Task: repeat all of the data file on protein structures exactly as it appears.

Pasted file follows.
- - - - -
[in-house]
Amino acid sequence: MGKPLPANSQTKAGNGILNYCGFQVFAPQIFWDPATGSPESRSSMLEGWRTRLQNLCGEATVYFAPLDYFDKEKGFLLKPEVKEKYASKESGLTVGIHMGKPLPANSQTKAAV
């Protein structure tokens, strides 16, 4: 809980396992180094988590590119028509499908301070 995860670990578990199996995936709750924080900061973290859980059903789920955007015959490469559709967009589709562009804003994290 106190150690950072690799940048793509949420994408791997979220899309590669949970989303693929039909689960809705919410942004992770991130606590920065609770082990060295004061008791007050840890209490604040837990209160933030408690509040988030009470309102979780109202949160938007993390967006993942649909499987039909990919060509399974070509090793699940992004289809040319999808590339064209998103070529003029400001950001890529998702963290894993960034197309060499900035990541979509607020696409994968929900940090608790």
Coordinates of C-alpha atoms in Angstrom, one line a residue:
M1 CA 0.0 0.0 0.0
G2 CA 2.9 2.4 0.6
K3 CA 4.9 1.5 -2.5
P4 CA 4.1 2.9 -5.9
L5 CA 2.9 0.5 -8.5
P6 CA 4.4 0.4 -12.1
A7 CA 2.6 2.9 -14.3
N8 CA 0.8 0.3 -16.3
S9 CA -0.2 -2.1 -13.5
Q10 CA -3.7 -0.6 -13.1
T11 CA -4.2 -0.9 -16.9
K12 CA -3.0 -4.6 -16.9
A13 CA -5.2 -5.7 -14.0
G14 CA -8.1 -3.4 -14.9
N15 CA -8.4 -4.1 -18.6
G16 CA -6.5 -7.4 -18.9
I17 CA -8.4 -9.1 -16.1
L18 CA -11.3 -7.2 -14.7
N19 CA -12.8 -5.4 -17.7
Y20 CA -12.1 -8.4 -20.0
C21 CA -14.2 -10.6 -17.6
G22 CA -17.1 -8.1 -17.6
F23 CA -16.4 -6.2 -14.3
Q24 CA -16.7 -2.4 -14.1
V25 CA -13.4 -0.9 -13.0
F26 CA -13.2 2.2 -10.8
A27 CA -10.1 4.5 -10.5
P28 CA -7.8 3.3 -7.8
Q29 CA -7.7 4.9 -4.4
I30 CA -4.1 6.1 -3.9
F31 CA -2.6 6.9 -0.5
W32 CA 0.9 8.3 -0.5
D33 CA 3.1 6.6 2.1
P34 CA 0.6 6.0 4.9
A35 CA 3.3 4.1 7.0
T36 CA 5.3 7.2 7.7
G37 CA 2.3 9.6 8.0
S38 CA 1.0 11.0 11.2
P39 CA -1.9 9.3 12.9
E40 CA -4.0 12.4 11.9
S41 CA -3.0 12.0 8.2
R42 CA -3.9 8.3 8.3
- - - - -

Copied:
[in-house]
Amino acid sequence: MGKPLPANSQTKAGNGILNYCGFQVFAPQIFWDPATGSPESRSSMLEGWRTRLQNLCGEATVYFAPLDYFDKEKGFLLKPEVKEKYASKESGLTVGIHMGKPLPANSQTKAAV
């Protein structure tokens, strides 16, 4: 809980396992180094988590590119028509499908301070 995860670990578990199996995936709750924080900061973290859980059903789920955007015959490469559709967009589709562009804003994290 106190150690950072690799940048793509949420994408791997979220899309590669949970989303693929039909689960809705919410942004992770991130606590920065609770082990060295004061008791007050840890209490604040837990209160933030408690509040988030009470309102979780109202949160938007993390967006993942649909499987039909990919060509399974070509090793699940992004289809040319999808590339064209998103070529003029400001950001890529998702963290894993960034197309060499900035990541979509607020696409994968929900940090608790």
Coordinates of C-alpha atoms in Angstrom, one line a residue:
M1 CA 0.0 0.0 0.0
G2 CA 2.9 2.4 0.6
K3 CA 4.9 1.5 -2.5
P4 CA 4.1 2.9 -5.9
L5 CA 2.9 0.5 -8.5
P6 CA 4.4 0.4 -12.1
A7 CA 2.6 2.9 -14.3
N8 CA 0.8 0.3 -16.3
S9 CA -0.2 -2.1 -13.5
Q10 CA -3.7 -0.6 -13.1
T11 CA -4.2 -0.9 -16.9
K12 CA -3.0 -4.6 -16.9
A13 CA -5.2 -5.7 -14.0
G14 CA -8.1 -3.4 -14.9
N15 CA -8.4 -4.1 -18.6
G16 CA -6.5 -7.4 -18.9
I17 CA -8.4 -9.1 -16.1
L18 CA -11.3 -7.2 -14.7
N19 CA -12.8 -5.4 -17.7
Y20 CA -12.1 -8.4 -20.0
C21 CA -14.2 -10.6 -17.6
G22 CA -17.1 -8.1 -17.6
F23 CA -16.4 -6.2 -14.3
Q24 CA -16.7 -2.4 -14.1
V25 CA -13.4 -0.9 -13.0
F26 CA -13.2 2.2 -10.8
A27 CA -10.1 4.5 -10.5
P28 CA -7.8 3.3 -7.8
Q29 CA -7.7 4.9 -4.4
I30 CA -4.1 6.1 -3.9
F31 CA -2.6 6.9 -0.5
W32 CA 0.9 8.3 -0.5
D33 CA 3.1 6.6 2.1
P34 CA 0.6 6.0 4.9
A35 CA 3.3 4.1 7.0
T36 CA 5.3 7.2 7.7
G37 CA 2.3 9.6 8.0
S38 CA 1.0 11.0 11.2
P39 CA -1.9 9.3 12.9
E40 CA -4.0 12.4 11.9
S41 CA -3.0 12.0 8.2
R42 CA -3.9 8.3 8.3